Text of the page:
UNH Media Relations
EDITORS AND REPORTERS: James Krasner can be reached at 781-237-7401 (home), 781-820-8654 (cell) or email@example.com.
DURHAM, N.H. – British literature expert James Krasner is available to discuss the seventh and final Harry Potter book, Harry Potter and the Deathly Hallows, scheduled for publication July 21, 2007.
Krasner, a professor of English at the University of New Hampshire, can discuss the book in the context of the genre in which it is written – British Public School novels, a popular writing style of 19th century Britain that may be unfamiliar to most Americans. He also can share his thoughts regarding what characters he believes will or will not survive J.K. Rowlings’ final book.
The classic novel of British Public School genre is Tom Brown's Schooldays, set in the Rugby School for Boys. Others include David Copperfield and Jane Eyre. “The heroes in these genres simply do not die – they are stories of development that focus on family and education. Sacrifice matters, and important characters are sacrificed, but it’s never the hero,” Krasner says.
According to Krasner, Rowling’s success has been through working in these genres – giving us complicated plots, likeable young orphaned heroes, hateable authoritarian villains, mean step-parents and humorous minor characters. To step out of that would be like Bach shifting to an atonal scale in the last part of a cantata – it would seem terribly dissonant, and would undermine the structure she’s worked so hard to create.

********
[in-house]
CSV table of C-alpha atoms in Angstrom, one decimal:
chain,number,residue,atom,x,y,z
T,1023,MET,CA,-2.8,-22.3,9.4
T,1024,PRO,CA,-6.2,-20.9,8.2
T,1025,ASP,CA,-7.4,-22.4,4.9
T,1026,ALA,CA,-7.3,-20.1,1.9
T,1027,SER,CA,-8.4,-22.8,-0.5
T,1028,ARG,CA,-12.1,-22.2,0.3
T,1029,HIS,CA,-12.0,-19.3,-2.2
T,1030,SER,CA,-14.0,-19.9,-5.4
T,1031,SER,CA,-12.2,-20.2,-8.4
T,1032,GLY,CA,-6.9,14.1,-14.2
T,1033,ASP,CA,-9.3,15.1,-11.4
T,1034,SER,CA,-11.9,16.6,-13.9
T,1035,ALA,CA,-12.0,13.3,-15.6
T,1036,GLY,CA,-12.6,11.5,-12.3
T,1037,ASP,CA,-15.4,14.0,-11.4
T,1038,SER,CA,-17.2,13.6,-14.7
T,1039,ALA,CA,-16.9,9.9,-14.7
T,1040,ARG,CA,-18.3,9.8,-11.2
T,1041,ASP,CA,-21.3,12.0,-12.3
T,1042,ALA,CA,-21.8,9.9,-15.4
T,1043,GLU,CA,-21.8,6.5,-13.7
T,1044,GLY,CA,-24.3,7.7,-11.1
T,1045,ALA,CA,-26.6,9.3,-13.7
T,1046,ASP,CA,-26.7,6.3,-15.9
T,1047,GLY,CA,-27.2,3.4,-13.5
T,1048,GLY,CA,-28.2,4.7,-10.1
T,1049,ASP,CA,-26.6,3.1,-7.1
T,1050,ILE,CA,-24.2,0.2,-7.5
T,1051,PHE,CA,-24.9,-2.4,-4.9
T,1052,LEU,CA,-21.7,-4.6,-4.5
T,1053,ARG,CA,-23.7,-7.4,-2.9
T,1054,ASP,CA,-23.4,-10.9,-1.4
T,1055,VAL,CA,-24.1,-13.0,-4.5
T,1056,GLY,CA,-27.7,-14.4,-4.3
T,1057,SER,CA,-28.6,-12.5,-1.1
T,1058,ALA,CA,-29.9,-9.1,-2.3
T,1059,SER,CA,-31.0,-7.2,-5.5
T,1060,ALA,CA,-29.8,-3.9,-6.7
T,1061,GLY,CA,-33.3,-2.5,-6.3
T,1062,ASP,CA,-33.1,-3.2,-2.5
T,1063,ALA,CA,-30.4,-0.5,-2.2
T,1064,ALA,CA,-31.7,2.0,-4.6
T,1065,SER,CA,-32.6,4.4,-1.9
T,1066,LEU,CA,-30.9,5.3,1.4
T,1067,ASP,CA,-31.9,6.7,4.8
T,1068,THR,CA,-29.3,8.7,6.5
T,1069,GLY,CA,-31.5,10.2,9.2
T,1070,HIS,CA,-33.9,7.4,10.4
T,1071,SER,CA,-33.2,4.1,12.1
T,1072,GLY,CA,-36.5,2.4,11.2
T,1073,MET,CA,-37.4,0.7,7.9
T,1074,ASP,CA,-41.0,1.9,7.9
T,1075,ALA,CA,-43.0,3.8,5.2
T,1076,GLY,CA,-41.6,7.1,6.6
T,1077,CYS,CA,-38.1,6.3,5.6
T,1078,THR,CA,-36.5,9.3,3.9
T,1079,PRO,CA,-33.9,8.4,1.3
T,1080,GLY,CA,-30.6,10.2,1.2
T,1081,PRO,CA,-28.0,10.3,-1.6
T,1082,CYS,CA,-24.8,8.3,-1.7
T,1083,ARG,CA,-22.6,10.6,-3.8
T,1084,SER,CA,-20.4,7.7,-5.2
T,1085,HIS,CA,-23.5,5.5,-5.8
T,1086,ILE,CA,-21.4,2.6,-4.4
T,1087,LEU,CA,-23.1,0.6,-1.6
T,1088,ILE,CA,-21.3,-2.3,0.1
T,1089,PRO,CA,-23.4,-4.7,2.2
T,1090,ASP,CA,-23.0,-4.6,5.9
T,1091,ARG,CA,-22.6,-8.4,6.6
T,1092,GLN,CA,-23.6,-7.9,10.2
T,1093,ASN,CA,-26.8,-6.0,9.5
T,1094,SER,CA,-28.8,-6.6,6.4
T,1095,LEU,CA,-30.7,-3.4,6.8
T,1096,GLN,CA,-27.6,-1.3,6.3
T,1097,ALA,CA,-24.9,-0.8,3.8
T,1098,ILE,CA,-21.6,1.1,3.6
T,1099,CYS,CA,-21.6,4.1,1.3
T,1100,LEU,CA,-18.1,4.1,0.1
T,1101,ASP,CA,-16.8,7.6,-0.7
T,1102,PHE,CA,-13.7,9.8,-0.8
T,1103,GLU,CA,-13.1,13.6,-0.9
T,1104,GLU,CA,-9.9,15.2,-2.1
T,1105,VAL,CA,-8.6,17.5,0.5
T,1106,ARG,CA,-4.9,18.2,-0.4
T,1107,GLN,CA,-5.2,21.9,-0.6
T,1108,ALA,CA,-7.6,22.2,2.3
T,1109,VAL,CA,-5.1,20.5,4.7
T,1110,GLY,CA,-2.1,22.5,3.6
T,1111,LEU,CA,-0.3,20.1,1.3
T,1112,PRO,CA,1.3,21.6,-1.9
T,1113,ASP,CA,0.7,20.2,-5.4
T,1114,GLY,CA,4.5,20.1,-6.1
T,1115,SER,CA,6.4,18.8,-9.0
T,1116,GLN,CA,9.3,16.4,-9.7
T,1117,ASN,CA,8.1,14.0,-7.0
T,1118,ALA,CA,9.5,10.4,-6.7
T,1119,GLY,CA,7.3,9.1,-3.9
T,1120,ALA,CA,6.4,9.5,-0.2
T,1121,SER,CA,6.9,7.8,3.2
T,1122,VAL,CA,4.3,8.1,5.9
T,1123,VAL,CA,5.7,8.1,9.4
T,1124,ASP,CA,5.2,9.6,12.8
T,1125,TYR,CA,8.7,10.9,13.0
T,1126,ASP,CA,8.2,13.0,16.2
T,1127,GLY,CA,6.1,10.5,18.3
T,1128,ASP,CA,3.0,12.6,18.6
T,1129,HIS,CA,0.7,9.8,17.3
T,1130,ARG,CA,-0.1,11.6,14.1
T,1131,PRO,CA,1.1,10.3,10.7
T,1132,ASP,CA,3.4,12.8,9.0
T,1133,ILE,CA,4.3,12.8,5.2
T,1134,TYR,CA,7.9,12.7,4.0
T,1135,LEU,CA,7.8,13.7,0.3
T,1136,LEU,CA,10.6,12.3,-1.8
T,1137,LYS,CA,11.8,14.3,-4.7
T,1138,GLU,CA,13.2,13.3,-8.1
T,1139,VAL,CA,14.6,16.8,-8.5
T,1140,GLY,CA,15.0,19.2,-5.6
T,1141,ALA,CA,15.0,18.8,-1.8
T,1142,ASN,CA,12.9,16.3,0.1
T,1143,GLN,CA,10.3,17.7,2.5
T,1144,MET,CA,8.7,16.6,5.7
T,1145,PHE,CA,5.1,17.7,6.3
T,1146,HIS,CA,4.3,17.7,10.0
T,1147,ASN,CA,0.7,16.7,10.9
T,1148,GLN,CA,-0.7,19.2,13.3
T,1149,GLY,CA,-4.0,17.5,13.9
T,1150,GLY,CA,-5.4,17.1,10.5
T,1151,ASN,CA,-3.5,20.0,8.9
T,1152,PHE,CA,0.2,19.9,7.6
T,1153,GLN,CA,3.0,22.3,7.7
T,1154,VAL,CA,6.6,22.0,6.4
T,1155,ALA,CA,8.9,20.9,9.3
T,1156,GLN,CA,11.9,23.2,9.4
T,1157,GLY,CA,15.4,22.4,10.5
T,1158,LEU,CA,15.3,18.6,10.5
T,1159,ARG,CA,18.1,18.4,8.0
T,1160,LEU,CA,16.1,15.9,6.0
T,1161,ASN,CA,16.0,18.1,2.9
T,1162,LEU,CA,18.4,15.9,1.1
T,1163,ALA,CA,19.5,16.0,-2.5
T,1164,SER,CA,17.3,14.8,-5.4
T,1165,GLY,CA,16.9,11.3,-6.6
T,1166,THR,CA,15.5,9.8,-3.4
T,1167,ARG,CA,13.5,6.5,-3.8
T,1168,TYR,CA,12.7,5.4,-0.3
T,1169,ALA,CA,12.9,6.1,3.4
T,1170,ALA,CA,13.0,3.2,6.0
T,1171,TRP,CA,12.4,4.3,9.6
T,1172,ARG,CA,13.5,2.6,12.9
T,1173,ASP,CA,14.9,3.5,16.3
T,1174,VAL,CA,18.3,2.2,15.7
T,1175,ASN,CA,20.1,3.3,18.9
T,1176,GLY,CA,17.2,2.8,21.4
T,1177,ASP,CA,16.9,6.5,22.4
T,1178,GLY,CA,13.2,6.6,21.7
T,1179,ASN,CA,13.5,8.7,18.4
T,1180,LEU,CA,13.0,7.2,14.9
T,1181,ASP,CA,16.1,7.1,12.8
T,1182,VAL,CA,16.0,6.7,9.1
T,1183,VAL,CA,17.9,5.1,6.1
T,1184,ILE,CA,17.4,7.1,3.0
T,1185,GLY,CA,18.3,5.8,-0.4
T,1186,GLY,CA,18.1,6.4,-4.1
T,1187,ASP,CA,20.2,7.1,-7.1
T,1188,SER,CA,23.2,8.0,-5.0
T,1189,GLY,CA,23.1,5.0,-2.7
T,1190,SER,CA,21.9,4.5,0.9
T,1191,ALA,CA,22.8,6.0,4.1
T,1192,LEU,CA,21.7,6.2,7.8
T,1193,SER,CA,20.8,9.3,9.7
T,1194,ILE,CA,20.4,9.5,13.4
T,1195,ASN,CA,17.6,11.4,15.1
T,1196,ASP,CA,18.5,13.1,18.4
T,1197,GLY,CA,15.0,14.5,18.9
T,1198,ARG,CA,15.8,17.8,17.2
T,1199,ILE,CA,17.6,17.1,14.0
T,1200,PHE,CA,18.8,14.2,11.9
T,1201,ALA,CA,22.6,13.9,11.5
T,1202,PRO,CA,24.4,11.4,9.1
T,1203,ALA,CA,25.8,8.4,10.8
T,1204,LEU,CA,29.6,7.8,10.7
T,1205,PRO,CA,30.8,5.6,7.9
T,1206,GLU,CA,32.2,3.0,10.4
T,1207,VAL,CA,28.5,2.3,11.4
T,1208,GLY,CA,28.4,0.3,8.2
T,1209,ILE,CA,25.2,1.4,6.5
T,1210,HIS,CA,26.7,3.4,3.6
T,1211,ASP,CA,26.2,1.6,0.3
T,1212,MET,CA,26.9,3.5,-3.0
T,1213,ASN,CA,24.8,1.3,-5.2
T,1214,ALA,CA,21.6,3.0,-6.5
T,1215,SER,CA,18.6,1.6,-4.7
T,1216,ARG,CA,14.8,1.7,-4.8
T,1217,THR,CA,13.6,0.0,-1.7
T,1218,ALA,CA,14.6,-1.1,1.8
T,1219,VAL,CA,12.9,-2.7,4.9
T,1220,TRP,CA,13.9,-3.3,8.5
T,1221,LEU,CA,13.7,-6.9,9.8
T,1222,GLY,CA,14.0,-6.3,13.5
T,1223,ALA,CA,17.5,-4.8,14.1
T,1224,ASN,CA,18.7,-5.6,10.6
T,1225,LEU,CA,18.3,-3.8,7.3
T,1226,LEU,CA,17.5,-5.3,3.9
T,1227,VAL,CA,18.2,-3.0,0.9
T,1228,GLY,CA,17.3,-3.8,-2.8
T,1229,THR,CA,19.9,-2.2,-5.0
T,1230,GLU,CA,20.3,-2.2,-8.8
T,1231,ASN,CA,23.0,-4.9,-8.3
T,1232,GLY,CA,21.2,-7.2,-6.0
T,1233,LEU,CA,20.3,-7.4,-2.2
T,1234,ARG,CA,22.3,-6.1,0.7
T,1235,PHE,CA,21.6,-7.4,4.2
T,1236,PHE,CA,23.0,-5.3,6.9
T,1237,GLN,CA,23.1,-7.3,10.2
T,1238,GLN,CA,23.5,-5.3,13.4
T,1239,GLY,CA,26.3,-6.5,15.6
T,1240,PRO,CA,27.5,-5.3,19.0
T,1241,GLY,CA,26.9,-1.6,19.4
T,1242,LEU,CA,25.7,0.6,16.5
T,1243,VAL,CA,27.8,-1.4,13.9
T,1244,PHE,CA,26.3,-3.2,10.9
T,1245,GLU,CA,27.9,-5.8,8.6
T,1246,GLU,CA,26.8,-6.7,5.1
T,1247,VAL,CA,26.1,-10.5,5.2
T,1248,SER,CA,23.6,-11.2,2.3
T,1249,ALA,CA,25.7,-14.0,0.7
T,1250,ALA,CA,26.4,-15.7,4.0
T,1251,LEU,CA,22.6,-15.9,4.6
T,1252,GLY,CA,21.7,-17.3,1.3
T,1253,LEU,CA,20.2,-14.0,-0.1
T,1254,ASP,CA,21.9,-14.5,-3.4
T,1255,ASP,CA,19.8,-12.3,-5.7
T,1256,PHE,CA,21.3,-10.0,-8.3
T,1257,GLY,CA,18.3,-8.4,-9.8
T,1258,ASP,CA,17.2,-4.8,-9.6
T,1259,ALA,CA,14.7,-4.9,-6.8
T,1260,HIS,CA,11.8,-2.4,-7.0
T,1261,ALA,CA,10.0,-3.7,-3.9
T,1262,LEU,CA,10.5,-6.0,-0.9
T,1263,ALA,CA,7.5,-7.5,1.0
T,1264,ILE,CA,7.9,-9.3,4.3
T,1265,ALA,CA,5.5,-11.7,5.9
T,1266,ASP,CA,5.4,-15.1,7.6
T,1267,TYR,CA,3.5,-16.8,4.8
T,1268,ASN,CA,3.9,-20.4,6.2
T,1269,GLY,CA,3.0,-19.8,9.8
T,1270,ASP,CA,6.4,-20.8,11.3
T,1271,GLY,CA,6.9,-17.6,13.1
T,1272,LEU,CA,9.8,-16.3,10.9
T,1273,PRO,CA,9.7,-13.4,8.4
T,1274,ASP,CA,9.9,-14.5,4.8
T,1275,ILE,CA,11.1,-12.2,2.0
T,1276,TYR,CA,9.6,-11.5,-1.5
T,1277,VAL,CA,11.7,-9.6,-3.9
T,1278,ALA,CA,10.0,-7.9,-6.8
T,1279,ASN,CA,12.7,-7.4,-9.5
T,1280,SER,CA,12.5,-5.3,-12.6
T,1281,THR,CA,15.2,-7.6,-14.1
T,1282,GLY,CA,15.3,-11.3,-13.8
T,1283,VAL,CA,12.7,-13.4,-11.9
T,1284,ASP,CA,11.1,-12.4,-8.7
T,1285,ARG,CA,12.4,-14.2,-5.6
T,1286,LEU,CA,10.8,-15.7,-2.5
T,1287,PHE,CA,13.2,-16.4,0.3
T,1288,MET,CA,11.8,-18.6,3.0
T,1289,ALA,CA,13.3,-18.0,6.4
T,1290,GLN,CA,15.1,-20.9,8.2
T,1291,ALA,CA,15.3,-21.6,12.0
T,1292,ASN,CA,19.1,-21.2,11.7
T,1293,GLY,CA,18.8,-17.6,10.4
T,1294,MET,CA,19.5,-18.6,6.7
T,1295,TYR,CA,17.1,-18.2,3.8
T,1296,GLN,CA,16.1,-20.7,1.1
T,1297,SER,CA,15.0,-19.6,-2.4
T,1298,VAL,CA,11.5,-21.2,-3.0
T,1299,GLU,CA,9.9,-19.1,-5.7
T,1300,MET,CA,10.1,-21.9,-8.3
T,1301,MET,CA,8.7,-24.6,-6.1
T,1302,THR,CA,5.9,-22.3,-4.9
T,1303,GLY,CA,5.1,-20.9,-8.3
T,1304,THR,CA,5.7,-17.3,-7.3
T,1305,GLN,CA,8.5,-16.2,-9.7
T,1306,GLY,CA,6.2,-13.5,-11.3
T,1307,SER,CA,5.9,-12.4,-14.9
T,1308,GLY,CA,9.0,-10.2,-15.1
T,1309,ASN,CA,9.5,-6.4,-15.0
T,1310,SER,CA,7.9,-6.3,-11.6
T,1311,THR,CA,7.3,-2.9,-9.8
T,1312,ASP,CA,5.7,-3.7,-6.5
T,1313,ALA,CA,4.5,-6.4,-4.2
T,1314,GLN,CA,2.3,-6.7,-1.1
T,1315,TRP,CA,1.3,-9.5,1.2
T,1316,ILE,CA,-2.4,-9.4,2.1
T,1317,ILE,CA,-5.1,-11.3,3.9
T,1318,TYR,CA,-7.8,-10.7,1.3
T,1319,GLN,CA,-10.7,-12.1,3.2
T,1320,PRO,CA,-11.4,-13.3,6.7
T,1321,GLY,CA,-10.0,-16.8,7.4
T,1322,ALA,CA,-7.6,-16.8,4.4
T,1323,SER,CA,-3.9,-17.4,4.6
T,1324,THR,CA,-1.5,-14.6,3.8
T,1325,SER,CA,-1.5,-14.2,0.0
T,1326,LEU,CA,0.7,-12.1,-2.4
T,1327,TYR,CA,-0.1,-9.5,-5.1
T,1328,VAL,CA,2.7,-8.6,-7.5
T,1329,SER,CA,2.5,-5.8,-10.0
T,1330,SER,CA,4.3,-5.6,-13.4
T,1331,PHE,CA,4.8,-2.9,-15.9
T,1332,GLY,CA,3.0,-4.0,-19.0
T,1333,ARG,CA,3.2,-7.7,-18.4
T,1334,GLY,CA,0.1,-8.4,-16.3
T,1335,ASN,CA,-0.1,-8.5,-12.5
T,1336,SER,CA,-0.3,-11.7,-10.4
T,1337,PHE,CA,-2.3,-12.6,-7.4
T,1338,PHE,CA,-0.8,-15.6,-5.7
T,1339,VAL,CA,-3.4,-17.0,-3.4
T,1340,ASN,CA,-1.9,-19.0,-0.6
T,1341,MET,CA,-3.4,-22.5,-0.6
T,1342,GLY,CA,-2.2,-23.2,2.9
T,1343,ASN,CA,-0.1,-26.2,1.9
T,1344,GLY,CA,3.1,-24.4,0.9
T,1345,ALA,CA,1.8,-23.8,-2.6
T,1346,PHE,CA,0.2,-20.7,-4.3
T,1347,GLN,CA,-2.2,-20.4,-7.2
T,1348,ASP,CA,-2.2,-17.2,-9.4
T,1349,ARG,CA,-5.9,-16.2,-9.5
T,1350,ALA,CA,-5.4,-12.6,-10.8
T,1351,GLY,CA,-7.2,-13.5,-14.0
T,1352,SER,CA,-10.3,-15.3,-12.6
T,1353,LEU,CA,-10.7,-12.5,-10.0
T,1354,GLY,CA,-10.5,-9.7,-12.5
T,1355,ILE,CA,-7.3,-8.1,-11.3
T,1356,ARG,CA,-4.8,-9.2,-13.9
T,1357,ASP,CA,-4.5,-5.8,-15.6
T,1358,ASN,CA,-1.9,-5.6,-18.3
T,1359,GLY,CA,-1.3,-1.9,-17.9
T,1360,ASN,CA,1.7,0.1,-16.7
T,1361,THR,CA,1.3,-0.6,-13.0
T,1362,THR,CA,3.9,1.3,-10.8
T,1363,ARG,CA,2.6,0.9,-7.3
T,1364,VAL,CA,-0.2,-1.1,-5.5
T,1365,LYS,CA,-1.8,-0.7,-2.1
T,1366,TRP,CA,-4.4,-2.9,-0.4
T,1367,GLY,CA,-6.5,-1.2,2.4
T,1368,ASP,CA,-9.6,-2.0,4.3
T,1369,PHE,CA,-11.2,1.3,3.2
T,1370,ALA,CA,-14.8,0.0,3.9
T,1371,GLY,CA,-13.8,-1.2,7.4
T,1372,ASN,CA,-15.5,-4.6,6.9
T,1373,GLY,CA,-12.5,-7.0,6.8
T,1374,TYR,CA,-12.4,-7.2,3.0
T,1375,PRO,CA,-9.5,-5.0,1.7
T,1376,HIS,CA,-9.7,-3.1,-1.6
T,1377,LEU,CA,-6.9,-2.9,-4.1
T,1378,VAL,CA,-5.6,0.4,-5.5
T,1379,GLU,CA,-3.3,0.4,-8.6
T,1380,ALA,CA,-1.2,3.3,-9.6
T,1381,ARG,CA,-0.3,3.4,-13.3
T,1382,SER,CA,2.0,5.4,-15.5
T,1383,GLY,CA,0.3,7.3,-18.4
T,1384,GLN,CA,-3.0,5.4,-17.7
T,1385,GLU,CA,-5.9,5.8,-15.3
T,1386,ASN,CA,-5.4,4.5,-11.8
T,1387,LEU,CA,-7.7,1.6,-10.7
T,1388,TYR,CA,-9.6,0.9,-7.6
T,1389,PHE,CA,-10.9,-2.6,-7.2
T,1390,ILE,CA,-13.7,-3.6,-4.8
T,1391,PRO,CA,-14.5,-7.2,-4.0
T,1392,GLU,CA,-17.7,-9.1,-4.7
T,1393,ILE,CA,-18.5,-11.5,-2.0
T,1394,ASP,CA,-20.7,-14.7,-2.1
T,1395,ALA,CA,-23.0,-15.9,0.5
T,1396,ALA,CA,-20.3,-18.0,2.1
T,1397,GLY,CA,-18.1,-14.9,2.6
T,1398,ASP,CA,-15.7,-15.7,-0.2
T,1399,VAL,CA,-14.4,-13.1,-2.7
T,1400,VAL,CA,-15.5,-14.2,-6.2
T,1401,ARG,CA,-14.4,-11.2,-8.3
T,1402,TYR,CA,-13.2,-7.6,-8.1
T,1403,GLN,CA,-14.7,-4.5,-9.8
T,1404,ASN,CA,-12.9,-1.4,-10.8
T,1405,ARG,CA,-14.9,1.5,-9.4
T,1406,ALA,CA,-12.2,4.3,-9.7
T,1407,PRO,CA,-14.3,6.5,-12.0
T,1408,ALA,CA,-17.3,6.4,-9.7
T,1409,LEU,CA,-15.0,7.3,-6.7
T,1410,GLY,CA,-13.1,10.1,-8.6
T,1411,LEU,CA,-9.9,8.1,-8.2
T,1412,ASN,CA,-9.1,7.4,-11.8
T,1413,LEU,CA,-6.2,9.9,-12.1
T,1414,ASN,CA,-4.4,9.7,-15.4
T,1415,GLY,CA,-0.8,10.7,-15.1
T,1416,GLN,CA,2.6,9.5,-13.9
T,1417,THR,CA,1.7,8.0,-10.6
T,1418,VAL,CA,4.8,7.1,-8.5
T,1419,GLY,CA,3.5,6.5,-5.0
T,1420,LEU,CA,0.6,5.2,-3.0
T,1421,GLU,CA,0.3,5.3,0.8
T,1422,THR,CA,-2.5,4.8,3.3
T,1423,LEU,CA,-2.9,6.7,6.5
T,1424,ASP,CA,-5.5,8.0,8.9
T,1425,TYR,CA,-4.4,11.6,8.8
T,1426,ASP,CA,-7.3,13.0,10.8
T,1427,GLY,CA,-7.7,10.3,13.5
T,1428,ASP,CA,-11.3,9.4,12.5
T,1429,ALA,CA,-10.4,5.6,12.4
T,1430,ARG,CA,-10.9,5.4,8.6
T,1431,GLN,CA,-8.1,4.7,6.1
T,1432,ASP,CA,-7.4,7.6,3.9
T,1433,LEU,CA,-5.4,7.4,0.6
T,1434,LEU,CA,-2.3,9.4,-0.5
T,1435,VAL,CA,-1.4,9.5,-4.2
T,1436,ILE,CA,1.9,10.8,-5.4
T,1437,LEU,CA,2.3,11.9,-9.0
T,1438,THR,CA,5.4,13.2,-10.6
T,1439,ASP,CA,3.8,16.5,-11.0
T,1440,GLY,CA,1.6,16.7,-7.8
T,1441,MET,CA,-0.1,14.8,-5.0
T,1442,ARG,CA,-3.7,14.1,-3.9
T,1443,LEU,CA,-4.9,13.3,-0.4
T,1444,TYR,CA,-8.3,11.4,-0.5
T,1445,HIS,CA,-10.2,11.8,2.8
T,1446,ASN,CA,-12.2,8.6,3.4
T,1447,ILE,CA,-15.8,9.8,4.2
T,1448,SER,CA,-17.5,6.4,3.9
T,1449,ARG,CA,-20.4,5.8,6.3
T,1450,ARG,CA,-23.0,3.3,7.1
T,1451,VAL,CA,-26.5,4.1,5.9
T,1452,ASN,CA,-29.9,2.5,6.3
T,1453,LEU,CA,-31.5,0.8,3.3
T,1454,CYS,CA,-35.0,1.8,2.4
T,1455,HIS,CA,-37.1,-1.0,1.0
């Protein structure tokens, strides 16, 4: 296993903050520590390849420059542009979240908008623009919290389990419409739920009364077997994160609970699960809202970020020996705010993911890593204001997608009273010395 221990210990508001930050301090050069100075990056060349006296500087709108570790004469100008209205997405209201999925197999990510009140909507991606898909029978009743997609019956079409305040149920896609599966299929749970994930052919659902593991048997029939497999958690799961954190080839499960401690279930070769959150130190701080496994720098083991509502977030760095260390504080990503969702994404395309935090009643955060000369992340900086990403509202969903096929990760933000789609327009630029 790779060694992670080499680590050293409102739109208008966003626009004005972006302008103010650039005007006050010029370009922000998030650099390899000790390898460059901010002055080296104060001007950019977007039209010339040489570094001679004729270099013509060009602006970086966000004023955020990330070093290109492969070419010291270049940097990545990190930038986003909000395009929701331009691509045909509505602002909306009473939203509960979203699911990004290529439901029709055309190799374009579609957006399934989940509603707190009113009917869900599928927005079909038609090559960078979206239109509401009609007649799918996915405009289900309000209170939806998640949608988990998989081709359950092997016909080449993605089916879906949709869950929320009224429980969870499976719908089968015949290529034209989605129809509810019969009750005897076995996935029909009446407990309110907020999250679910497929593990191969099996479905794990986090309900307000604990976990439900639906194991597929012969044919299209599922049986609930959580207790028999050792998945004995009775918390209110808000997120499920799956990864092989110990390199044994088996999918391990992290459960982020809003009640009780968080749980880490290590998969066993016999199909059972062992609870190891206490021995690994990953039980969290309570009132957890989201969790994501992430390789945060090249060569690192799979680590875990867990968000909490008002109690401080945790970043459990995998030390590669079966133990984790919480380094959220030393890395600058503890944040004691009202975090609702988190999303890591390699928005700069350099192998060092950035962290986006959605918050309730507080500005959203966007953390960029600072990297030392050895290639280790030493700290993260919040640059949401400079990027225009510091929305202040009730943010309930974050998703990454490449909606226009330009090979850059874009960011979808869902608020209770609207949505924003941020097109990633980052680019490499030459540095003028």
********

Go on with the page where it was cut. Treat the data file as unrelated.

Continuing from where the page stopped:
And Rowling is more attentive to narrative structure than virtually any 20th or 21st century novelist – she wouldn’t throw it away just to reinforce a theme or prove a point, according to Krasner. Rowling changes the tone of the novels, just as Dickens’ tone becomes darker as he deals with more mature subjects in his later novels, but the basic structure of the stories doesn’t change.
“We like this genre because it makes us happy. Justice is done, the protagonist learns some lessons and ends up content. Harry doesn’t get everything he wants, but he does get friends, he gets a surrogate family in the Weasleys, he gets respect from Dumbledore, he gets recognition for his magical powers, and he usually wins the competition he’s in, whether it’s Quidditch or the house cup. Big holes remain in his life, but the stories give us a sense of satisfaction. Harry dying might make some abstract point about good and evil and the necessity of sacrifice, but we don’t read these books for abstract points. We read them for emotional fulfillment,” Krasner says.